I feel like my head’s filled with concrete as I write this, but I promise there’s a happier, more amusing point to everything I’m saying to you right now. My father hasn’t really been everything I’d hoped for and in all honesty, I have spent my life desperately in search of a father figure. Not to sound like any male protagonist from any US sitcom, but that’s the truth. I will never have any will to reconcile with my father as I don’t think he’s capable of change, and to this day, whenever he gets bored and remembers I exist every two years, his lacklustre Facebook messages indicate a man who still thinks he was right. I often wonder about how it could have been, how things could have happened, if I should have been different? None of that matters though. He will always be my dad even if I don’t love that fact. You know who I do wish was my dad, though?
I wish Mick Foley was my dad.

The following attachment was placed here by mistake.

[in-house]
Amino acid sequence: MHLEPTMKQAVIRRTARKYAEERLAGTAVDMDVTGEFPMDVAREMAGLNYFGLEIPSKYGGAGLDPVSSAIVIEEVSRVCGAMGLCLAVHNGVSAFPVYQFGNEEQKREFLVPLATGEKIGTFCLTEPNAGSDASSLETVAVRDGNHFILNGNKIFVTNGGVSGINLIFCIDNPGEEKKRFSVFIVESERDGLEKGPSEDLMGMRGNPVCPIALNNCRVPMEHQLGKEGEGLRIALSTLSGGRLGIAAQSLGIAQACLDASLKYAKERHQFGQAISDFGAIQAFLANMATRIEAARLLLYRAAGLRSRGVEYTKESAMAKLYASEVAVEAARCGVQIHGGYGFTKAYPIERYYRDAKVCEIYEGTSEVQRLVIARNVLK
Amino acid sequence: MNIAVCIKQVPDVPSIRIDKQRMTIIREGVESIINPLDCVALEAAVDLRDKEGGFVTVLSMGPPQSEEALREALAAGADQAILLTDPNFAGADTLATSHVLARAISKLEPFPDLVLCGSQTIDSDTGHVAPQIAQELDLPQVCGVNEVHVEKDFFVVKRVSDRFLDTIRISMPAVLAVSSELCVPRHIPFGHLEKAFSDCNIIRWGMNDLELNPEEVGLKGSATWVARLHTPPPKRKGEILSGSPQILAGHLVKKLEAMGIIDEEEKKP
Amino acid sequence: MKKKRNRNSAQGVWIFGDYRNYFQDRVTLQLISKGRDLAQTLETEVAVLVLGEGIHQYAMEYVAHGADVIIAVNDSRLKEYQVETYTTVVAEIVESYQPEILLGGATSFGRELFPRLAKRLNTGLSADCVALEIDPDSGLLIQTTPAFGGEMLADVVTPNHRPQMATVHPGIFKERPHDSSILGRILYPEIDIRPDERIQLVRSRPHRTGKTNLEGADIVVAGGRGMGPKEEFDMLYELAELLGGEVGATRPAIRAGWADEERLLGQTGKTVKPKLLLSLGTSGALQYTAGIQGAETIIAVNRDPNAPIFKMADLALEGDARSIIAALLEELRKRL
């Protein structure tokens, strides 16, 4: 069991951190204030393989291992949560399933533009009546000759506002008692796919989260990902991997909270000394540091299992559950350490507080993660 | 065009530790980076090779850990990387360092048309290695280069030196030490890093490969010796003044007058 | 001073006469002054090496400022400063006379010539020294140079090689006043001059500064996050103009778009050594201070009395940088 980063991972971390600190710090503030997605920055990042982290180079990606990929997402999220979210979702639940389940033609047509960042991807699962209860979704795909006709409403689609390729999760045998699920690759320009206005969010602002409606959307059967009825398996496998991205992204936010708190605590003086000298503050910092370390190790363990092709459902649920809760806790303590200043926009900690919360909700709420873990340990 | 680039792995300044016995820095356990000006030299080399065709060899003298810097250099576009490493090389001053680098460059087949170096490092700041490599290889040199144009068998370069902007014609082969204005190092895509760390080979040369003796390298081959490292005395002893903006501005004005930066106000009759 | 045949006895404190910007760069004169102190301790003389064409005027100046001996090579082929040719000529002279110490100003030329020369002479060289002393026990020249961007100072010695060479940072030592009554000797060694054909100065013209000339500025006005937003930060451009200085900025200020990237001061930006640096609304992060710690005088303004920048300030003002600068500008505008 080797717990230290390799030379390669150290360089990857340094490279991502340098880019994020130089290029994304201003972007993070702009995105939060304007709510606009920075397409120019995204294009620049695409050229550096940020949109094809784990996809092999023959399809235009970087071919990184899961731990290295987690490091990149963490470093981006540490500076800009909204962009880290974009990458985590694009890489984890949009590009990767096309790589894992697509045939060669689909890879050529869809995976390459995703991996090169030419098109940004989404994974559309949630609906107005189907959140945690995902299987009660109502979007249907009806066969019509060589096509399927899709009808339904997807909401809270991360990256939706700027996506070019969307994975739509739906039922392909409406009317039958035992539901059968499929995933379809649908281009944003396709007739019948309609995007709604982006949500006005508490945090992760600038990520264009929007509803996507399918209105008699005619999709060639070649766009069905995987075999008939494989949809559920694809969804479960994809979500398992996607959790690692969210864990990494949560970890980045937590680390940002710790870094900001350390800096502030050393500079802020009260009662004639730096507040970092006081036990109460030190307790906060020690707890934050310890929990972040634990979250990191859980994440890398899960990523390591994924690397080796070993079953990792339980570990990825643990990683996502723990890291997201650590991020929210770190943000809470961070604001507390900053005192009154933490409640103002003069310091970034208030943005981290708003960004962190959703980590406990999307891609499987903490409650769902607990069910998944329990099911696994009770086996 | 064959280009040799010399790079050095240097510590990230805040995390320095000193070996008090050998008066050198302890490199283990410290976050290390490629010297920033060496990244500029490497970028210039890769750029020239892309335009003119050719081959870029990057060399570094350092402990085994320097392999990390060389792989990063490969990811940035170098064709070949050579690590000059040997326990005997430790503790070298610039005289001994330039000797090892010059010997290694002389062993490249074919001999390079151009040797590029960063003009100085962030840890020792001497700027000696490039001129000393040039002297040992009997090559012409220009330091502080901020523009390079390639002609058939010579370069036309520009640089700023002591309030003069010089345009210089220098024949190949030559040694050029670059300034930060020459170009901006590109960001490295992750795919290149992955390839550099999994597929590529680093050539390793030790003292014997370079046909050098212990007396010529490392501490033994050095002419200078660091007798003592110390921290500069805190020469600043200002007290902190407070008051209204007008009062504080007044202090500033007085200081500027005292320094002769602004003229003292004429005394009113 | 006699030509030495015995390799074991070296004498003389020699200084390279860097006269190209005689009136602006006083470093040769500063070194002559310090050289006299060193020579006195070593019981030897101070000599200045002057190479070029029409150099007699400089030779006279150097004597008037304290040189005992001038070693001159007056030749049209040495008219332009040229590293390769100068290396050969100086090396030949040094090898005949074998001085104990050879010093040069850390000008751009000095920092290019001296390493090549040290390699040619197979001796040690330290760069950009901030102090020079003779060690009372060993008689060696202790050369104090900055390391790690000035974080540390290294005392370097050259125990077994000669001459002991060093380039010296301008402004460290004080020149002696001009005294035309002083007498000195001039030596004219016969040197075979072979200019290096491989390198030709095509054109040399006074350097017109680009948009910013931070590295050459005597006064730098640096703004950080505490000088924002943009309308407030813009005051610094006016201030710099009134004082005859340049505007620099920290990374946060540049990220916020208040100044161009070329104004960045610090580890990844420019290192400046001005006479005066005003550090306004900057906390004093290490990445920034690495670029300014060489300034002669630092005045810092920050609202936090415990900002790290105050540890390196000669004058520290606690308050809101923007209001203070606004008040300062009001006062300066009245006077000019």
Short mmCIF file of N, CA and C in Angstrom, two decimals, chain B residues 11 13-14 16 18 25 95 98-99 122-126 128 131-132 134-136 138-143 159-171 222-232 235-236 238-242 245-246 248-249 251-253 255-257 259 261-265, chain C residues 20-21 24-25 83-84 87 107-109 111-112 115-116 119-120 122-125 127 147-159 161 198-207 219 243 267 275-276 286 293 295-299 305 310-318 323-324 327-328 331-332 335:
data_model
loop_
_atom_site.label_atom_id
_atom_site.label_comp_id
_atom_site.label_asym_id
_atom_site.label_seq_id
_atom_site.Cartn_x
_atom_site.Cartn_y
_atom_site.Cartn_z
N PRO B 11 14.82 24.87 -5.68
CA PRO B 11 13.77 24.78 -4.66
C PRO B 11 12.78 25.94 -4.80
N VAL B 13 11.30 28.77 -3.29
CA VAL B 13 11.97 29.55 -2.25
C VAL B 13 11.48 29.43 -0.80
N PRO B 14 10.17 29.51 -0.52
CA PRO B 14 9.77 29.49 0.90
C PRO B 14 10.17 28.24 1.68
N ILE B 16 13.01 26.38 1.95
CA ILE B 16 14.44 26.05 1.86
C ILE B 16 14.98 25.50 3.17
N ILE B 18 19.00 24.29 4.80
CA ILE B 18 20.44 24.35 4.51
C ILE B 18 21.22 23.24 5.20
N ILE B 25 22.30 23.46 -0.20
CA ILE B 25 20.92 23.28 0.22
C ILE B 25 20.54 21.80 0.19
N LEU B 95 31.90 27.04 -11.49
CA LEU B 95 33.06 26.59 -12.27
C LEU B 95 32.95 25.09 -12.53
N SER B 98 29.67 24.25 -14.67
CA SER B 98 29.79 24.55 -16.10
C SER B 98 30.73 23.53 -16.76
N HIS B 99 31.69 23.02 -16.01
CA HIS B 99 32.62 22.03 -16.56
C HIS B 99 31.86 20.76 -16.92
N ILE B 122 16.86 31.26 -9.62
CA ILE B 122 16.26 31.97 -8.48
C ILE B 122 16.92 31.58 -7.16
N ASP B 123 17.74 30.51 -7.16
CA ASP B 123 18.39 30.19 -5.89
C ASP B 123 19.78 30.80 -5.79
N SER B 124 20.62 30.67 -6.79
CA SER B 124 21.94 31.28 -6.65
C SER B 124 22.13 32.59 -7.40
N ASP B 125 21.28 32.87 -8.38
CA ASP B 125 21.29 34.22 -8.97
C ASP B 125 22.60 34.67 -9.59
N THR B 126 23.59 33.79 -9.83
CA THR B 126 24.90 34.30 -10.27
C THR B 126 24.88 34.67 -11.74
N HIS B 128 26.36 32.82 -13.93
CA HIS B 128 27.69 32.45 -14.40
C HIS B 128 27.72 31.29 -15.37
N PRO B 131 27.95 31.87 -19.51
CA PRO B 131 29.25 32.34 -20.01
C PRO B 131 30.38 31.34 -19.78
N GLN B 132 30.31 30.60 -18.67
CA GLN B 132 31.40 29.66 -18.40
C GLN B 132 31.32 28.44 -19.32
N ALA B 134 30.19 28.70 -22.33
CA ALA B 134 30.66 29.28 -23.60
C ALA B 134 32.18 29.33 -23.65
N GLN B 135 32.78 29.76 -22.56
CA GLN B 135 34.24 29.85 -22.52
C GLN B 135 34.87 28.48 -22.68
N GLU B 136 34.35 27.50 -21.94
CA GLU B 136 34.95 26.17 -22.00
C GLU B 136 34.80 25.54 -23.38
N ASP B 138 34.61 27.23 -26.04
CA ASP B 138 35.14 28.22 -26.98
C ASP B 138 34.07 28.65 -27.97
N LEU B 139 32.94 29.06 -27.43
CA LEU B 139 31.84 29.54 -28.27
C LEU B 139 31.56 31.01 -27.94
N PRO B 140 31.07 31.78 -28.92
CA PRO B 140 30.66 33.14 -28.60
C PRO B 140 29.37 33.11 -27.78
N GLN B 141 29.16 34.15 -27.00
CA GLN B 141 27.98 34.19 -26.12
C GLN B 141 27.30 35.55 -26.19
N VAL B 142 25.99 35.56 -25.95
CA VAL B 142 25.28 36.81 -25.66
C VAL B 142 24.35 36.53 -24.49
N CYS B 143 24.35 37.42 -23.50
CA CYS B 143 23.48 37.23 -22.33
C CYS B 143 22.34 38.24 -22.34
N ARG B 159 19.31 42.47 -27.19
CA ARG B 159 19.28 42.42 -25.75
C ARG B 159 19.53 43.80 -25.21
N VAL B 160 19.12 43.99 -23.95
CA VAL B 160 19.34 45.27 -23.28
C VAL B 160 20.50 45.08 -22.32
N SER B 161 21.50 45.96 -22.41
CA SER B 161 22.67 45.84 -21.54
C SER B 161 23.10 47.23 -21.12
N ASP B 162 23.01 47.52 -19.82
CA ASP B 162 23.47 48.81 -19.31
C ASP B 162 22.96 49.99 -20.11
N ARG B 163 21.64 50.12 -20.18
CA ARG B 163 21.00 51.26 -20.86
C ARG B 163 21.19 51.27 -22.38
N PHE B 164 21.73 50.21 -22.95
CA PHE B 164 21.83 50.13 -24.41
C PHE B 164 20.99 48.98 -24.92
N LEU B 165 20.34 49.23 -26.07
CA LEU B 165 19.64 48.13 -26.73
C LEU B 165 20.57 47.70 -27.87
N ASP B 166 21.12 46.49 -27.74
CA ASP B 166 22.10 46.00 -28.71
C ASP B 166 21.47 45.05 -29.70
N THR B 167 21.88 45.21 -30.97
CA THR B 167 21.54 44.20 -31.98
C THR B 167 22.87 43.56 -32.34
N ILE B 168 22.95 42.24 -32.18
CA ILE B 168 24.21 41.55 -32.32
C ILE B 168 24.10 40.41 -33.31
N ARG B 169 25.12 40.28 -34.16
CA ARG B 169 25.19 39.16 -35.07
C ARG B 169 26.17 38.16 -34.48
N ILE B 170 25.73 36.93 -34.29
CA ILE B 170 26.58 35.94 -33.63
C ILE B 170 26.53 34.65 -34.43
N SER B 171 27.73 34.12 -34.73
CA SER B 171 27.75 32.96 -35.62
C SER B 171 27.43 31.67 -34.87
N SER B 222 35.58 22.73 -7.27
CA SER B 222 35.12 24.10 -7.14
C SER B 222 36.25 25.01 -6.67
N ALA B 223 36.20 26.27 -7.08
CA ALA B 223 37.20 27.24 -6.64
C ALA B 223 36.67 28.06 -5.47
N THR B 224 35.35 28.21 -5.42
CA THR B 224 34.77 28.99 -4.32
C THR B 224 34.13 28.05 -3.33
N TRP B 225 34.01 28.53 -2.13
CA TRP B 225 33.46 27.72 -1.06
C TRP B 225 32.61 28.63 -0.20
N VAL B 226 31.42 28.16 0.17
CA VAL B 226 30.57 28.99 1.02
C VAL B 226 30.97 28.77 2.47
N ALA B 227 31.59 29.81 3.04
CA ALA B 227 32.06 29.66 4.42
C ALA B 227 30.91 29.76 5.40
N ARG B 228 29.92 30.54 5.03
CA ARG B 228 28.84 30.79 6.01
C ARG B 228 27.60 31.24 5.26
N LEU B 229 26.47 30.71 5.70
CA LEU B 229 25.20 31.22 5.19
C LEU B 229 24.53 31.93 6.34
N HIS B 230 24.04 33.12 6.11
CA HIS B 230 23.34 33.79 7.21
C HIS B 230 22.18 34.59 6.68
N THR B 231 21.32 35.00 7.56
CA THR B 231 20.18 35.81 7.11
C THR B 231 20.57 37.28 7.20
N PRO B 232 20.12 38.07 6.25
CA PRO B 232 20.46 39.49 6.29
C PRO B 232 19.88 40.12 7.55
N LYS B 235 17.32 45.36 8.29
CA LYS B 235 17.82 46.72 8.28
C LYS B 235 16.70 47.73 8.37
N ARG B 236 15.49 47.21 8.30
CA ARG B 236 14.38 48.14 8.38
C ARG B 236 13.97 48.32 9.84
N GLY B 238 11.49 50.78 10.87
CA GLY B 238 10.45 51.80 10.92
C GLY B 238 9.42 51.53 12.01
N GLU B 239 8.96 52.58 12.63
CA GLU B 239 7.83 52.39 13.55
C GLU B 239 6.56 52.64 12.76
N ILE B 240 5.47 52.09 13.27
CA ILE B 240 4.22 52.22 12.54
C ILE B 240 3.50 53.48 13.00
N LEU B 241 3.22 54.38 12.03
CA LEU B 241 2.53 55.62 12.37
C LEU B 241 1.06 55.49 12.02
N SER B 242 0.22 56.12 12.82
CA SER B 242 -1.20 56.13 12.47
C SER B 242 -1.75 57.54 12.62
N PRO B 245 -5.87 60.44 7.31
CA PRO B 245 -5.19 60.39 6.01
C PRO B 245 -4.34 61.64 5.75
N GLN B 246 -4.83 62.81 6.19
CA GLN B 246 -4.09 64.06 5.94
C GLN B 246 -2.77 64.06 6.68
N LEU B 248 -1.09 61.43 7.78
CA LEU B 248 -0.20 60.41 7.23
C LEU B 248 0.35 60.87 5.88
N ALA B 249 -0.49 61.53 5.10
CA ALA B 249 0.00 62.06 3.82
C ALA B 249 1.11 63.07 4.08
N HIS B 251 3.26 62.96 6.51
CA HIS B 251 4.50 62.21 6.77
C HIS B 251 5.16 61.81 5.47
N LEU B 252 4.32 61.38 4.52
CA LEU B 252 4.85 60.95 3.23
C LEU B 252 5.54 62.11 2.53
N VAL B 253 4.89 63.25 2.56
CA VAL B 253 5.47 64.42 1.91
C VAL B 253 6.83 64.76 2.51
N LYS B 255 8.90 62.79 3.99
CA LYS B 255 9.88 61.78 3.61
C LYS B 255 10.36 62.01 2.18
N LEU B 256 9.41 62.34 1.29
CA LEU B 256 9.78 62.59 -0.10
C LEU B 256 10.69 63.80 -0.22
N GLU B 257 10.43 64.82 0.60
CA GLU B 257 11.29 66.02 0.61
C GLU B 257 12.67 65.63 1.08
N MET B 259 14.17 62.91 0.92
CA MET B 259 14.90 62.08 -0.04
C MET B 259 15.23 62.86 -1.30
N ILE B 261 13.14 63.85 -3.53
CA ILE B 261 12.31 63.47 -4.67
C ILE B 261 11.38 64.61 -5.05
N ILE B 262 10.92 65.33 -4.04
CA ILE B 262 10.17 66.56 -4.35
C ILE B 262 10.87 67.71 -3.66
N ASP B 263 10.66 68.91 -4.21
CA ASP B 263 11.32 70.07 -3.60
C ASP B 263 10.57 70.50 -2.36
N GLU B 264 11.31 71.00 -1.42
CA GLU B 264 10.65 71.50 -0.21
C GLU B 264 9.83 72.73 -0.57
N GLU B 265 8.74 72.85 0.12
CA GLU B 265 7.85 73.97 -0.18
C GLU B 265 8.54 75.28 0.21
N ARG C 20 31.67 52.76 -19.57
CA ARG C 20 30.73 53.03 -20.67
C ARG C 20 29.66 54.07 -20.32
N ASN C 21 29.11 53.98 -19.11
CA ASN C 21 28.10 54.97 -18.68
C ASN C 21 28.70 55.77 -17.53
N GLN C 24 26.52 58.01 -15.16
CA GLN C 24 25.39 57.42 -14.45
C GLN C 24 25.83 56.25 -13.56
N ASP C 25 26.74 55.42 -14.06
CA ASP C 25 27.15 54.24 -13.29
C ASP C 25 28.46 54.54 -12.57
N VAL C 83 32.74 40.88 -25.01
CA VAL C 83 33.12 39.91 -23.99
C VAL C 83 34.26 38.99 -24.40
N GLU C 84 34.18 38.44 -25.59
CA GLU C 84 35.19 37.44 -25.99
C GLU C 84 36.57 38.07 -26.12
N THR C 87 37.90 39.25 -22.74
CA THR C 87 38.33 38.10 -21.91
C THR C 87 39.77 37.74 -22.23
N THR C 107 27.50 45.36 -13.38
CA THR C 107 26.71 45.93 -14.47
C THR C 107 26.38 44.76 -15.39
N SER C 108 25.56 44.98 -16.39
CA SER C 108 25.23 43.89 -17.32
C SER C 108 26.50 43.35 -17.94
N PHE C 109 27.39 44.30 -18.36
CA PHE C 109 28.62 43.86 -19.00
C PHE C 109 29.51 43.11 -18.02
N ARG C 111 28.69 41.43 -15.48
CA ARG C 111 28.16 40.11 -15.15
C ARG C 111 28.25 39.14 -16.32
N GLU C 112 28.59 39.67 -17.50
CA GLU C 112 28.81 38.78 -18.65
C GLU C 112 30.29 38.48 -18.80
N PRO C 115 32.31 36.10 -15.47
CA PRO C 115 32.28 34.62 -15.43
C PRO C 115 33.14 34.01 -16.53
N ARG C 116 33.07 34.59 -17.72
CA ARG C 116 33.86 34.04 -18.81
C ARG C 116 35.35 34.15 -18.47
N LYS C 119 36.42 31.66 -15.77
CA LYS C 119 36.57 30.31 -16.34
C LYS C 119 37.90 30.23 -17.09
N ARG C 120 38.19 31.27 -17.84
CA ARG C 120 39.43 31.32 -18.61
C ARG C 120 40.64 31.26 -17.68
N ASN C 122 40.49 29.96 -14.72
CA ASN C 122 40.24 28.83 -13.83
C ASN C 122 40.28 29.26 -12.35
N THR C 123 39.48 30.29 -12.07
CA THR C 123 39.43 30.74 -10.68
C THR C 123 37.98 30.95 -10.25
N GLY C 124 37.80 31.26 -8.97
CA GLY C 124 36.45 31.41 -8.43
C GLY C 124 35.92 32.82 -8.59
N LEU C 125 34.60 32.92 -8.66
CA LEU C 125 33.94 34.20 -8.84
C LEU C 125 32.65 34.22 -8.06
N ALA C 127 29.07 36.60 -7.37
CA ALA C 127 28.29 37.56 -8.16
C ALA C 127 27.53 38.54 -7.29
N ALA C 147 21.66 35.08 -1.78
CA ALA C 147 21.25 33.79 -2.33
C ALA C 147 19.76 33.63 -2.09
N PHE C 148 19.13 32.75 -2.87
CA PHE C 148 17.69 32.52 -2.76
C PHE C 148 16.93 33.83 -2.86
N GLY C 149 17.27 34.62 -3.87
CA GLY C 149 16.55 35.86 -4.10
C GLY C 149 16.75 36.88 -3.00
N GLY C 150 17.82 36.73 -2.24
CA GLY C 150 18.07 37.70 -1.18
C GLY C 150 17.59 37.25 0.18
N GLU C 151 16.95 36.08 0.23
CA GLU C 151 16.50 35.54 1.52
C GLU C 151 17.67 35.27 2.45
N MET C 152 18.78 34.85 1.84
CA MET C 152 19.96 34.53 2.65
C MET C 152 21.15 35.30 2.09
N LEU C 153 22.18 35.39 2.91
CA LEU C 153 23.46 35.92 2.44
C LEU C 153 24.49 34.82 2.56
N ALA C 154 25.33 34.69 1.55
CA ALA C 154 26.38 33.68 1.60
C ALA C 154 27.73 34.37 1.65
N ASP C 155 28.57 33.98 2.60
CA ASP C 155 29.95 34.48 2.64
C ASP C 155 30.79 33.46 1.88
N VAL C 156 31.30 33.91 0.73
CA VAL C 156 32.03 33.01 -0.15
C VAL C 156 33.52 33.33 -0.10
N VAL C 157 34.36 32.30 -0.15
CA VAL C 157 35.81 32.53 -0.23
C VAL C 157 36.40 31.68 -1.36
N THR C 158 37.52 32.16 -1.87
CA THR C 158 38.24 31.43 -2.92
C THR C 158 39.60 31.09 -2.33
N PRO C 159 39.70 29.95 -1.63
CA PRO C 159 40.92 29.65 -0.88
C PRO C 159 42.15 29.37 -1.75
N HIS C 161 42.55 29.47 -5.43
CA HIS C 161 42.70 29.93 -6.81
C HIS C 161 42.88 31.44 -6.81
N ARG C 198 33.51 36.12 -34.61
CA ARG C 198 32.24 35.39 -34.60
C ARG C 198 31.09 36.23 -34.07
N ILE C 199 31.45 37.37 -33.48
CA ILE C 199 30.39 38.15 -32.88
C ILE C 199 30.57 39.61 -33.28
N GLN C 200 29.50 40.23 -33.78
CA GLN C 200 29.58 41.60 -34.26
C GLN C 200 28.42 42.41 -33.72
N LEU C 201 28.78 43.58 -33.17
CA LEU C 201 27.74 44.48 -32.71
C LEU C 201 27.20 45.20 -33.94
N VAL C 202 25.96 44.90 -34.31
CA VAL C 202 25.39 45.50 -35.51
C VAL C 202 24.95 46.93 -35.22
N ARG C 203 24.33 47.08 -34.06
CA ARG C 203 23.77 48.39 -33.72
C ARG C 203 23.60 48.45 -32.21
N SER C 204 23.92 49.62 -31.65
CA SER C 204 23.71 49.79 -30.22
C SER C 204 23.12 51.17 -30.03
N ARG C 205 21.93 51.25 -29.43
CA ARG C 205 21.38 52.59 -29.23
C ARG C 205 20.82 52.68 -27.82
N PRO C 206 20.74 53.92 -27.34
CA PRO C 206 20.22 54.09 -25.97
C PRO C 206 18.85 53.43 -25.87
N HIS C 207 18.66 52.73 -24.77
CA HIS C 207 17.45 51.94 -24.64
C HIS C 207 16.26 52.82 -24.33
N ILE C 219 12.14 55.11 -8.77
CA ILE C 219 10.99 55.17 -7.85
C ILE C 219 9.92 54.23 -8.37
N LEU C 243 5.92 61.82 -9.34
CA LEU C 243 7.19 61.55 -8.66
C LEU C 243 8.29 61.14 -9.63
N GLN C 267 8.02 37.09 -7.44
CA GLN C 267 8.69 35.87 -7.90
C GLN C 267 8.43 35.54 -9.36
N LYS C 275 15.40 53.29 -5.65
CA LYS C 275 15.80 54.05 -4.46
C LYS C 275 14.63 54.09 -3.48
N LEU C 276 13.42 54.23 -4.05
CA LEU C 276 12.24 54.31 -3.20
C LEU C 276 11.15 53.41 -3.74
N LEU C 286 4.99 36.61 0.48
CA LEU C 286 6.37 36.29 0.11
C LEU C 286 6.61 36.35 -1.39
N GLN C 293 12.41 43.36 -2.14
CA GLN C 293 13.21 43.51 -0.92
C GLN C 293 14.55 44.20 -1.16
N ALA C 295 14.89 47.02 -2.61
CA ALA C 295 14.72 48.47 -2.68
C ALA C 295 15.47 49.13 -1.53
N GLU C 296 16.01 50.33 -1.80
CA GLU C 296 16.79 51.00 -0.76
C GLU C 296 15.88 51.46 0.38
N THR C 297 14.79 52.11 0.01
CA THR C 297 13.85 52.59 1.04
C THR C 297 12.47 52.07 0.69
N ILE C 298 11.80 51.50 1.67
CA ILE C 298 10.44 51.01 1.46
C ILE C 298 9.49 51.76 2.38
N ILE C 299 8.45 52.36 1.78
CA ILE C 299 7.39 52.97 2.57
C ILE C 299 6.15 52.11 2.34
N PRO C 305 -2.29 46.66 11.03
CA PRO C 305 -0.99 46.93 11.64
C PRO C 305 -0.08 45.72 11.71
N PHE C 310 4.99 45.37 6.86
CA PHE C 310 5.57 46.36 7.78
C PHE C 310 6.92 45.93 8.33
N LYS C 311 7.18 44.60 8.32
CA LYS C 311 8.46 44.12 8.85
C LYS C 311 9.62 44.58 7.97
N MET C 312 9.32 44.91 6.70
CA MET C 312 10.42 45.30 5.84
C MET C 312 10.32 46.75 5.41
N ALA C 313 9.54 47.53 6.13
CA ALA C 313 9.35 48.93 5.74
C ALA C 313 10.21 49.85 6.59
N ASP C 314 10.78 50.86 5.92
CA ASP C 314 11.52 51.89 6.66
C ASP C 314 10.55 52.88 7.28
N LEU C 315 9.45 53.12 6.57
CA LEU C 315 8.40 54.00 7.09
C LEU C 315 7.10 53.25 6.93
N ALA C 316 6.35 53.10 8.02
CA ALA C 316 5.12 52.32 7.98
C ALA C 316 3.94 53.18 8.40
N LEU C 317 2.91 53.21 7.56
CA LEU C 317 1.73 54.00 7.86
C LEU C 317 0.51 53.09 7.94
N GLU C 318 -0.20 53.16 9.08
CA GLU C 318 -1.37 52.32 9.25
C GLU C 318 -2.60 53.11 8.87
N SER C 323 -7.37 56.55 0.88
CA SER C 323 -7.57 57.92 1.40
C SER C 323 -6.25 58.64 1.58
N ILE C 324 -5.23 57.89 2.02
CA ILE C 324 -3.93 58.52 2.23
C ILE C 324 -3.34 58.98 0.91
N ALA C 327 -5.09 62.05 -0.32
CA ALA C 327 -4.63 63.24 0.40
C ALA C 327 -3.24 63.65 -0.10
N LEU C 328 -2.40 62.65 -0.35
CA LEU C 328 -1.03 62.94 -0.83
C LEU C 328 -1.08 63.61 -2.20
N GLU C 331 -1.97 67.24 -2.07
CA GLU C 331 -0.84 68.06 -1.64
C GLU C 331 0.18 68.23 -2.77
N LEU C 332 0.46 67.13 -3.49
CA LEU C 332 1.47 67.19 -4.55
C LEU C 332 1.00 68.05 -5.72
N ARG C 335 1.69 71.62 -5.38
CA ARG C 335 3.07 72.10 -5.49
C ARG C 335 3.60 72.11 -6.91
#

I love wrestling and by extent, I love Mick Foley, as a person and a performer. Mick Foley was the first example of someone in my life who didn’t have to be toxic to be masculine. Of course, I realise his wrestling personas are often bloodthirsty and misanthropic, but I’m really talking about the man behind Cactus Jack, Mankind, and Dude Love here. Foley is a loving father who put everything on the line to provide for his children. He has been an outspoken feminist ally for years, long before it was cool, having done extensive work with RAINN in the USA, as well as being the only person willing to do business with and take bumps for Chyna, a huge women’s star in the then-WWF. Every other man was concerned about “losing to a girl”, and even my perennial hero Chris Jericho described doing so as “disgusting”, but not Mick.